Resilience to global economic stresses, fiscal and monetary discipline in most countries, population growth and a burgeoning middle class – these are the features identified by ratings agency Fitch Ratings in a report as having created “favourable demand dynamics” for Latin American infrastructure.
The report says that, while US and European banks have been limiting long-term financing in the region, Latin American governments have been filling the void and “promoting infrastructure financing via alternative funding sources”.
Unlike the bleak picture in Europe’s road sector, in Latin America “moderate gains” in traffic volumes are supporting “steady” toll road performance. Airports also remain stable, according to the report, with increased passenger traffic, “adequate” revenue generation and revenue growth “outpacing” operating costs.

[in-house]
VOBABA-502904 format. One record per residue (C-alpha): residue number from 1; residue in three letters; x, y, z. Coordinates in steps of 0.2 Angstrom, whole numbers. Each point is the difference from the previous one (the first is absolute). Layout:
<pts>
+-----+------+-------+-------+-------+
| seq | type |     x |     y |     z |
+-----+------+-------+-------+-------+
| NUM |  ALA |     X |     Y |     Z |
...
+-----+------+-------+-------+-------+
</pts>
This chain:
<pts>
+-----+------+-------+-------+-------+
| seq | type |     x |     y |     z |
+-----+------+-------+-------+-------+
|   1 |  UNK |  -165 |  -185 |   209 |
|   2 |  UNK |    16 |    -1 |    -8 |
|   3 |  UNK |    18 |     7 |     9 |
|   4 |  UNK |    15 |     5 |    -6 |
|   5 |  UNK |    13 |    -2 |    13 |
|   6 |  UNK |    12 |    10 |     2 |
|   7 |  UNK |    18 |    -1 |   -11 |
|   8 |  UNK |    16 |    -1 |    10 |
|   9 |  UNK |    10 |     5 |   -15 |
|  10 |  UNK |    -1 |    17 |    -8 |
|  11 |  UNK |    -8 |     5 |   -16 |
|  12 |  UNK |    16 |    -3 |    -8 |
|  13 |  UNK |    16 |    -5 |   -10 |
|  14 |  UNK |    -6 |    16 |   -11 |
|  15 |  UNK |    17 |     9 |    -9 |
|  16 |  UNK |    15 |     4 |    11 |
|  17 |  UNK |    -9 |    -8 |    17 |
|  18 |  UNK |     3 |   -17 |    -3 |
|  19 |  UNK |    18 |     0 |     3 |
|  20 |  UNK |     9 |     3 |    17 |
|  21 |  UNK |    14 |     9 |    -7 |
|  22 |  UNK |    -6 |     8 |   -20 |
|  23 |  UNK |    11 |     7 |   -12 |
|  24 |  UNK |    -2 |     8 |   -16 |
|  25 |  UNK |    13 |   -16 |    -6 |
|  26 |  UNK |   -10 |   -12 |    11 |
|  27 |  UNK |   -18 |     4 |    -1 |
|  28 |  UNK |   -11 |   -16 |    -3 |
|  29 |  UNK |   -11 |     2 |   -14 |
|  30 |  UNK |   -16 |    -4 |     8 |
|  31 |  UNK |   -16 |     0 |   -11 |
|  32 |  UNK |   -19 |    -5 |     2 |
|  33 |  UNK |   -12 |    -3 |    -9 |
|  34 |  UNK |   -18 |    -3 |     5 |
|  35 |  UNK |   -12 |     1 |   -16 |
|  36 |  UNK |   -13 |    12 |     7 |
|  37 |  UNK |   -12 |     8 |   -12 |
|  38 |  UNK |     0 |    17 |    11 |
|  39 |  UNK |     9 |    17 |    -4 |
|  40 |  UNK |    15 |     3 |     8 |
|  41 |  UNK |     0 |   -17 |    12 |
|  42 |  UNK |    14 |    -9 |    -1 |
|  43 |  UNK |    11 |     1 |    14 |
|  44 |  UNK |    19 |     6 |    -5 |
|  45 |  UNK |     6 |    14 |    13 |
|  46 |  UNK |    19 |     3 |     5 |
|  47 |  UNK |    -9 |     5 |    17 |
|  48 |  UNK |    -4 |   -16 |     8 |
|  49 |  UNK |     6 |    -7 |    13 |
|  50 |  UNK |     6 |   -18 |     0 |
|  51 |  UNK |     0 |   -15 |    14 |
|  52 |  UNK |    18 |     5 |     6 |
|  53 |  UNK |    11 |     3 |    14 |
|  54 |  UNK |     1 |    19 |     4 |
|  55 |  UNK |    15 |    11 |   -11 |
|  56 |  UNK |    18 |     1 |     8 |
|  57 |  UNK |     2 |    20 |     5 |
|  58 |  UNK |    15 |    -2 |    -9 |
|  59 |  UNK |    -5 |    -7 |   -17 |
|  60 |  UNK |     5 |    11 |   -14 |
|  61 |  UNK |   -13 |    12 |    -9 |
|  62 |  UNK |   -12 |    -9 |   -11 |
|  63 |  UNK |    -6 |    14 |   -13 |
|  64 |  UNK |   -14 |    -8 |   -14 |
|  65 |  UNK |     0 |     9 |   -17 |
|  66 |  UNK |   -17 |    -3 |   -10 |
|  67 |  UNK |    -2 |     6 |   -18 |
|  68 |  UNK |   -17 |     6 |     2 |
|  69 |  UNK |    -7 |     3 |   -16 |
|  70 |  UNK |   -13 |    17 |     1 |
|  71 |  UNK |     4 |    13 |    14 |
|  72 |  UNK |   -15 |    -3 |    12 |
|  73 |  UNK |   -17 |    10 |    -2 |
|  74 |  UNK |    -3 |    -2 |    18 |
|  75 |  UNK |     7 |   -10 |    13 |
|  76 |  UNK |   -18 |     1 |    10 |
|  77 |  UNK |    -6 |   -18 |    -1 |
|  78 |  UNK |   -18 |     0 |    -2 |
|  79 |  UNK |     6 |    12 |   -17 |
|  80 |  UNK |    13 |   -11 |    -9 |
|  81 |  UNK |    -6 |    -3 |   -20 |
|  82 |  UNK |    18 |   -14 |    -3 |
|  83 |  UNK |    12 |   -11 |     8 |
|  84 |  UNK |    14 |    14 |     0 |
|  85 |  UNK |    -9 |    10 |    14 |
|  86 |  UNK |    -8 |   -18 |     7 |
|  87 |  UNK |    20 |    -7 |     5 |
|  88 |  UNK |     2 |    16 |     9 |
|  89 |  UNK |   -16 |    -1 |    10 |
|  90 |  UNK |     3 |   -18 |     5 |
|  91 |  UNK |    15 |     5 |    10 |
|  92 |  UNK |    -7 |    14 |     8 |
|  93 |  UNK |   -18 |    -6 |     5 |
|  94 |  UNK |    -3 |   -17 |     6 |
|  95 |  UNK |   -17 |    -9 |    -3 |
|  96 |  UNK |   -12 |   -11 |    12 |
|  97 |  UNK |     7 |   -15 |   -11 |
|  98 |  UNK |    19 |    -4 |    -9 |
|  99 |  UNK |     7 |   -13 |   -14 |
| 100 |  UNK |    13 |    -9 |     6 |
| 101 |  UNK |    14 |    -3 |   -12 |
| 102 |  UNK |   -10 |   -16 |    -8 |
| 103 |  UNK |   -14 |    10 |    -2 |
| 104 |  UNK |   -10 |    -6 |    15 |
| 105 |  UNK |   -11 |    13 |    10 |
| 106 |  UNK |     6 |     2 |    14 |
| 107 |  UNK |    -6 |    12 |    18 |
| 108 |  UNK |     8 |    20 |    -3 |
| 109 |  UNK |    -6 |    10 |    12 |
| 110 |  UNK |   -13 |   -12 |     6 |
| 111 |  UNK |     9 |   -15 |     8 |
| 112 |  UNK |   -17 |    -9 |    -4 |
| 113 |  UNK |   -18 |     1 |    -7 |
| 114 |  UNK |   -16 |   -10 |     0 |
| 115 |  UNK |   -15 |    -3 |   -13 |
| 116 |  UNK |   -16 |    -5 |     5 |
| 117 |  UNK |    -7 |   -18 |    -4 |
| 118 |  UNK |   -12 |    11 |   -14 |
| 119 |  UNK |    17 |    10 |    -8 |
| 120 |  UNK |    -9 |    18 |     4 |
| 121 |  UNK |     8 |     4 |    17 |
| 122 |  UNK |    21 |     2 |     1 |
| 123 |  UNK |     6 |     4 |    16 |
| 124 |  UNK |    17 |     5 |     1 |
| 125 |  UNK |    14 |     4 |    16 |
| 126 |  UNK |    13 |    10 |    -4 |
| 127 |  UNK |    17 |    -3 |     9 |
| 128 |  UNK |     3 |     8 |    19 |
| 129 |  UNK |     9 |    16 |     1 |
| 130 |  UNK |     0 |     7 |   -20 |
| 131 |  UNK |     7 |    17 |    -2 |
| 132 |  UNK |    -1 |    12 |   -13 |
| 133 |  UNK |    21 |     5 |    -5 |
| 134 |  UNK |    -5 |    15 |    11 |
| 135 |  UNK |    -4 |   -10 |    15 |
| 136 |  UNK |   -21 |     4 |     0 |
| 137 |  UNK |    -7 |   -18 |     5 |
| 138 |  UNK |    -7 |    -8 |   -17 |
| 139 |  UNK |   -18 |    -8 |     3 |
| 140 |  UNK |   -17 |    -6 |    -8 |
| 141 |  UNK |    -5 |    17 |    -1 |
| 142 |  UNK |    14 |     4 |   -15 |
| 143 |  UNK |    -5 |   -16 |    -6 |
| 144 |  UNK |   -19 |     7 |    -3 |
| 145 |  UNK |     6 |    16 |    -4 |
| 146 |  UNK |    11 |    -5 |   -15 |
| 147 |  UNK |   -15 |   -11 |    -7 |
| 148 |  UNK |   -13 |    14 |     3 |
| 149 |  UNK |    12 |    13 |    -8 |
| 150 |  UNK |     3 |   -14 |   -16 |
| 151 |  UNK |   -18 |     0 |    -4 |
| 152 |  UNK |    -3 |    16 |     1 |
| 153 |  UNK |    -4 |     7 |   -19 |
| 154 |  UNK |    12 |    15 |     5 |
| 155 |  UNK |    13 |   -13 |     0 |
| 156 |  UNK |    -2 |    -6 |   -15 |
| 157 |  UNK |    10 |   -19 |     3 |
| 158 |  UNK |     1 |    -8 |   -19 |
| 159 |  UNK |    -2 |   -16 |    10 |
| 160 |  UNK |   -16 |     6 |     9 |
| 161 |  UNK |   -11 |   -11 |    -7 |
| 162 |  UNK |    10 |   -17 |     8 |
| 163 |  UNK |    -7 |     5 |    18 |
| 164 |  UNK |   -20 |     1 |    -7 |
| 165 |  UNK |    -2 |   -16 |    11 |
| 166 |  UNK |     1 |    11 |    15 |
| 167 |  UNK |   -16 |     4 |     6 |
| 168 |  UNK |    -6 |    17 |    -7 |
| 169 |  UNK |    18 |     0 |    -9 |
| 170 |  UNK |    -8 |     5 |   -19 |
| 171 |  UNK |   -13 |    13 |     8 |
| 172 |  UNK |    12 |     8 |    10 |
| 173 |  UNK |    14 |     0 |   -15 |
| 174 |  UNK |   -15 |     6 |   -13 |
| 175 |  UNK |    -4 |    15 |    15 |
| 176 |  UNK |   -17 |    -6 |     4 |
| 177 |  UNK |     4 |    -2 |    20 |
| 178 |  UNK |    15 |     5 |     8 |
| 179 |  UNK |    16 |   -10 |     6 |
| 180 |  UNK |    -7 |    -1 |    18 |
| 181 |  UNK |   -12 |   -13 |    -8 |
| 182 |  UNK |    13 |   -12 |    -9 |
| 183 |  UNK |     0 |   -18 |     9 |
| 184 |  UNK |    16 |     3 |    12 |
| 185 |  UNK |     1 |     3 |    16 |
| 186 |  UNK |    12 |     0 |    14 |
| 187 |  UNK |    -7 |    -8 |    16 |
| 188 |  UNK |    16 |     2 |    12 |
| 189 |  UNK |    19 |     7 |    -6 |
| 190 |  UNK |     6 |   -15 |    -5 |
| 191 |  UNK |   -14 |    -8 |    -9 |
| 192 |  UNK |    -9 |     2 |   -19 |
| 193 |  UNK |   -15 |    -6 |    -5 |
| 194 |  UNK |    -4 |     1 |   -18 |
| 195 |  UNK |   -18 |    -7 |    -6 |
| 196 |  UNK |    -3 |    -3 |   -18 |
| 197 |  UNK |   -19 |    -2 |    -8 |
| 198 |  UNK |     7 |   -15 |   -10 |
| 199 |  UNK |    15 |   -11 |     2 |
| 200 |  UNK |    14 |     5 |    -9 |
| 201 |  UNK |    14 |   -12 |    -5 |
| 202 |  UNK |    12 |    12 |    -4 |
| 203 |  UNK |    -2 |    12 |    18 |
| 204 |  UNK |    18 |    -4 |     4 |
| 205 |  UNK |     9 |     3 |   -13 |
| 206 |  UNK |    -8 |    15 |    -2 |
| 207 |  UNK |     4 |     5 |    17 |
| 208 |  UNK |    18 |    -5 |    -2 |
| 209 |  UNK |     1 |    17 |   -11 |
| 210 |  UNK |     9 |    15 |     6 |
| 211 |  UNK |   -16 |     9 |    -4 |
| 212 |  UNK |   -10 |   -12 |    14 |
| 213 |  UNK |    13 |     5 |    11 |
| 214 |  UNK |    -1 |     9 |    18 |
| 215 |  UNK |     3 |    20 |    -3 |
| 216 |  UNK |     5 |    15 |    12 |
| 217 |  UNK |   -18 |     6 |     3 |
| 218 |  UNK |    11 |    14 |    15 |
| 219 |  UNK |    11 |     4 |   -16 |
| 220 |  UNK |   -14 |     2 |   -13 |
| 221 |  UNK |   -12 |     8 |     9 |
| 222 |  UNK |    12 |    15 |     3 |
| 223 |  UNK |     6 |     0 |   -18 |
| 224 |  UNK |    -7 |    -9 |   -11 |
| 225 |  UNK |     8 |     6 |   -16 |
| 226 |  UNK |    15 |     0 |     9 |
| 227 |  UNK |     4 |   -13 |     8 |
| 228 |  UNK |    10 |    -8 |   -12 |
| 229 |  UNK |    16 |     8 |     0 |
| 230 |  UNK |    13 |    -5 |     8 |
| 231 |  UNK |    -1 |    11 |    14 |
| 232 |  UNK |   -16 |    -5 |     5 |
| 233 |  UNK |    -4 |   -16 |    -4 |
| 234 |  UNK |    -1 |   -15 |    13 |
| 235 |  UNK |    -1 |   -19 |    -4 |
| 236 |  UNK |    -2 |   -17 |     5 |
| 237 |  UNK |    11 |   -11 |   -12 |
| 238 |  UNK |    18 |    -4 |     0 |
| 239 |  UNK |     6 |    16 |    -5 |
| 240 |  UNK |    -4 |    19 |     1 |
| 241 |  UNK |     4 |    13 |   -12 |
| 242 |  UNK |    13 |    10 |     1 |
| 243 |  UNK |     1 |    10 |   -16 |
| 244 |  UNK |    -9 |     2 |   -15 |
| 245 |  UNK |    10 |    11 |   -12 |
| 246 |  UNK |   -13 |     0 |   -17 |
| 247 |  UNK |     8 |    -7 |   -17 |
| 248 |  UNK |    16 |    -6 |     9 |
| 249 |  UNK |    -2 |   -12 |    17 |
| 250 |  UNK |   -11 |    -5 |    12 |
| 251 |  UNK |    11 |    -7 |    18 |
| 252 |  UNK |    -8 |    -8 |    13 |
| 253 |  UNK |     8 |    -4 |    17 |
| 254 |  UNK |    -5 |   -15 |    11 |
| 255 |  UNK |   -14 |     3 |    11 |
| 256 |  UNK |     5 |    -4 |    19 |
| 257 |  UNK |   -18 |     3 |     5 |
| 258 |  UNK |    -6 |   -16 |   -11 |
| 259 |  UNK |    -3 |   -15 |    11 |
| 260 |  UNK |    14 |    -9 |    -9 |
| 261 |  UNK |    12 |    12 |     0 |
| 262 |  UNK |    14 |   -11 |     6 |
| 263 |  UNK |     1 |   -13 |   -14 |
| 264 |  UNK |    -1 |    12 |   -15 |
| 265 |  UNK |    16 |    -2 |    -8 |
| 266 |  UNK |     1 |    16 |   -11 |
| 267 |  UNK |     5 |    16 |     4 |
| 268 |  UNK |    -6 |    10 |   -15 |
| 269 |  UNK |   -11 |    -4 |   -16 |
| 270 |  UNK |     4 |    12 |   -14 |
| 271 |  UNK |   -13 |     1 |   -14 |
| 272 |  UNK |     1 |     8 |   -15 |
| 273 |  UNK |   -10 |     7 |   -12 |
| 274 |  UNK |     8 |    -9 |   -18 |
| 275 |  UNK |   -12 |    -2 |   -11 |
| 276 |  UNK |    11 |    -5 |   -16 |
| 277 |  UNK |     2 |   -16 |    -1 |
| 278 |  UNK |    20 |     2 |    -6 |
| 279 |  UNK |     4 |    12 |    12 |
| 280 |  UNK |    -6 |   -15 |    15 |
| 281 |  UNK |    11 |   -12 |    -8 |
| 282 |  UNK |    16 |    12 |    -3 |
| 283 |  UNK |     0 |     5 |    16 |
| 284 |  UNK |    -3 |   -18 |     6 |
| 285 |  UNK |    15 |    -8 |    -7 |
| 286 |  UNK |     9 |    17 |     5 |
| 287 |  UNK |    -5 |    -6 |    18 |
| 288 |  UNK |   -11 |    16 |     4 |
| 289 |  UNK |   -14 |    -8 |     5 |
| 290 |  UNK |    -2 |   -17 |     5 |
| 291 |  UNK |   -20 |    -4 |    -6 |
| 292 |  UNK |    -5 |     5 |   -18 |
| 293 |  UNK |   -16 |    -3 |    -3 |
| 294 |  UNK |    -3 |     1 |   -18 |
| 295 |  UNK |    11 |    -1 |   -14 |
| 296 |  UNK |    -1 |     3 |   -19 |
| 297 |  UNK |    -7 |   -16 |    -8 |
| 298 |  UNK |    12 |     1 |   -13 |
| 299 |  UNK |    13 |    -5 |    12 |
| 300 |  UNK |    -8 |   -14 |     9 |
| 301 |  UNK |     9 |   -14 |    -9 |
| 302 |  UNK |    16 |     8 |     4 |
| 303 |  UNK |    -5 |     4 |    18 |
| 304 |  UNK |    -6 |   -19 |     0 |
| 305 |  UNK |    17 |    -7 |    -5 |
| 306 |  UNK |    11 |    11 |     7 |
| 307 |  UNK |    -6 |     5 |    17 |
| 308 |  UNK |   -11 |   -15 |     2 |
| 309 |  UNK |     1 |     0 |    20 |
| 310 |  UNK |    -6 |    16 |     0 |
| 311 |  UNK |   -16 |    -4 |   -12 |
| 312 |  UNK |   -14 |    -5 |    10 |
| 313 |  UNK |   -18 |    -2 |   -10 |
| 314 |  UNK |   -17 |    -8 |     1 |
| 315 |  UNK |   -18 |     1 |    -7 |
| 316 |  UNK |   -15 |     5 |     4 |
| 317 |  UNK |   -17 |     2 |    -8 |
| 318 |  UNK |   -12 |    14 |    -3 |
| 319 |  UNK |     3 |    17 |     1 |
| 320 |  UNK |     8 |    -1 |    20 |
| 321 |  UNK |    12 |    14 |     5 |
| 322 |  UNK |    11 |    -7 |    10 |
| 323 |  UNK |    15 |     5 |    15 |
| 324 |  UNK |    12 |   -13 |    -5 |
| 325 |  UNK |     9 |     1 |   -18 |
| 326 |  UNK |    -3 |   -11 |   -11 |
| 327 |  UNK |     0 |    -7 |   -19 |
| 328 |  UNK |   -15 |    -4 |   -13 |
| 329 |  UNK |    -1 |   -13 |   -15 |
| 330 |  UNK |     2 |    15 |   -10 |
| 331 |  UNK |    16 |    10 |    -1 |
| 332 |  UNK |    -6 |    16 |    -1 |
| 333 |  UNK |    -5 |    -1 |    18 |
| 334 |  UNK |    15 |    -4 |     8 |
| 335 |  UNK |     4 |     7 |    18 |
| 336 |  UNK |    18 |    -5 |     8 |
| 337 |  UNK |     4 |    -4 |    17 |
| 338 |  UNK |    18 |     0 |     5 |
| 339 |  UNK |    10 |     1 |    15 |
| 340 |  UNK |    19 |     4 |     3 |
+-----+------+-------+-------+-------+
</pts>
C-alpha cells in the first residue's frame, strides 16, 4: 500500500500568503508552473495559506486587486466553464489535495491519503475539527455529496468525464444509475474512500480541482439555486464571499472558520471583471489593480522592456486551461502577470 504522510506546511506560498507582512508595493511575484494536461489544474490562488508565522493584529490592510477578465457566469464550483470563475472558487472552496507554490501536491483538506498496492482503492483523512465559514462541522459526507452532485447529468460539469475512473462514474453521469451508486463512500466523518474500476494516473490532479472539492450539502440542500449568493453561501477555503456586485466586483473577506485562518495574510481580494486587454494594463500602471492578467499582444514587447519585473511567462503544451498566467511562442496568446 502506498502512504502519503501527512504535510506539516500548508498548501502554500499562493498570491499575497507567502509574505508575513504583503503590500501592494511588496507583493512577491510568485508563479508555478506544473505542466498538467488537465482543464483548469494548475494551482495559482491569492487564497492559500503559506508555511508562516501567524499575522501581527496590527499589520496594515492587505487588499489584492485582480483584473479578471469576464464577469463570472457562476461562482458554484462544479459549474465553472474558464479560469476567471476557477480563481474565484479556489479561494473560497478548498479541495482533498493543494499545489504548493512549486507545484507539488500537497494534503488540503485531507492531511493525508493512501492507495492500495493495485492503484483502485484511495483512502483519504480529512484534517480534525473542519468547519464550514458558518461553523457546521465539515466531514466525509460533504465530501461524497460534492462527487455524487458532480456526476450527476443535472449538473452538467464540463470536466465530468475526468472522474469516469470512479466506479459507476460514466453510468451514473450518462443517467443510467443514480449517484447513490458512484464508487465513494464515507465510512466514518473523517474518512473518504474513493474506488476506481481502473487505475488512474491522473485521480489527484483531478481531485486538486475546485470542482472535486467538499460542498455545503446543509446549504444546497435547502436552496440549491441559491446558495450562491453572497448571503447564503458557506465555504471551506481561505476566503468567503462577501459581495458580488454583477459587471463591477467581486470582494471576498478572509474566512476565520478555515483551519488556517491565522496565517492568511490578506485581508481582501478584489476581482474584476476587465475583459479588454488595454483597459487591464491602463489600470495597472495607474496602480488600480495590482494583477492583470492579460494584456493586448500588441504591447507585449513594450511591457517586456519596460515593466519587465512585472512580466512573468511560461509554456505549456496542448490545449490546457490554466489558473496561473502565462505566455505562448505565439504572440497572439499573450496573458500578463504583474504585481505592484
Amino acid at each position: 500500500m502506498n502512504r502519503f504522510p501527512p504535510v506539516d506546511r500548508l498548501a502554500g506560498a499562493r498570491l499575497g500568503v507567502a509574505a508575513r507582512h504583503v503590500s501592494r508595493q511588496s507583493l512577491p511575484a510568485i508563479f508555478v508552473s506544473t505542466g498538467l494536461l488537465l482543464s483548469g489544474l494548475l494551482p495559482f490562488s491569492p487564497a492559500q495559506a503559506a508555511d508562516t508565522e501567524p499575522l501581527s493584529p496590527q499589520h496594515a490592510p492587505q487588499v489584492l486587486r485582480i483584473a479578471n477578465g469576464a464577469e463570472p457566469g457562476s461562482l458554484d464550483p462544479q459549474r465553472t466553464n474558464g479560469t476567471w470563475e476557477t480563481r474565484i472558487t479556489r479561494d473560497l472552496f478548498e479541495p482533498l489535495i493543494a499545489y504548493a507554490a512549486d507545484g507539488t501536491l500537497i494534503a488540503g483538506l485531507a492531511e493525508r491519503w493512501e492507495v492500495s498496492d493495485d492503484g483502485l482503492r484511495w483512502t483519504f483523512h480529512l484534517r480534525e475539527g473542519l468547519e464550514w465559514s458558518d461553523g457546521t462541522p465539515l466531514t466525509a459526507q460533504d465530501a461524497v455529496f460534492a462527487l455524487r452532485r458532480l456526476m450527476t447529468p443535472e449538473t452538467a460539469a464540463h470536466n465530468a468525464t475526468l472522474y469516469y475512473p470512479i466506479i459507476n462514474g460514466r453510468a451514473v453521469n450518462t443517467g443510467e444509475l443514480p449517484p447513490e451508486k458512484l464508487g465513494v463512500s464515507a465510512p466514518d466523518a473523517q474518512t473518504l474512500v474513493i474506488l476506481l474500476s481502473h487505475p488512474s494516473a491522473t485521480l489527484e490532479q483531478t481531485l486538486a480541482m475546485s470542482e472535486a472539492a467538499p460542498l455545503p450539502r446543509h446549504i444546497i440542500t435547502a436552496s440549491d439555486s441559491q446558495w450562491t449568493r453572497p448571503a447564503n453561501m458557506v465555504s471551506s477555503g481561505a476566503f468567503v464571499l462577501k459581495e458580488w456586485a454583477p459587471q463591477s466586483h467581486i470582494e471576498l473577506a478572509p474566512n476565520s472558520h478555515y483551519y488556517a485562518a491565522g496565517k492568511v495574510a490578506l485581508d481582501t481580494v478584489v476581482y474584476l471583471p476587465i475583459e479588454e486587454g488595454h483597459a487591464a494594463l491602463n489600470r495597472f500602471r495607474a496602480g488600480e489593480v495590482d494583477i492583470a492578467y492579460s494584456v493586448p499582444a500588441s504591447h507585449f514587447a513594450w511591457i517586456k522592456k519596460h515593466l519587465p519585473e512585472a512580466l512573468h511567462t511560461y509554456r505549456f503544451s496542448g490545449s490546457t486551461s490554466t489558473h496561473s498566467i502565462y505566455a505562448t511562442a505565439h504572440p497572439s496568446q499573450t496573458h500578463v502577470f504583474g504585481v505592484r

Fitch points out that governments in the region are facilitating the completion of wind farm projects to increase electricity reliability and diversify energy sources.
Existing availability-based infrastructure ratings, Fitch says, are performing in line with credit expectations underpinned by the credit quaity of off-takers, established demand and a “conducive” regulatory environment.
However, the report also points out that the stable outlook for the region could be adversely affected by a weaker than expected global economy, financial volatility and government intervention.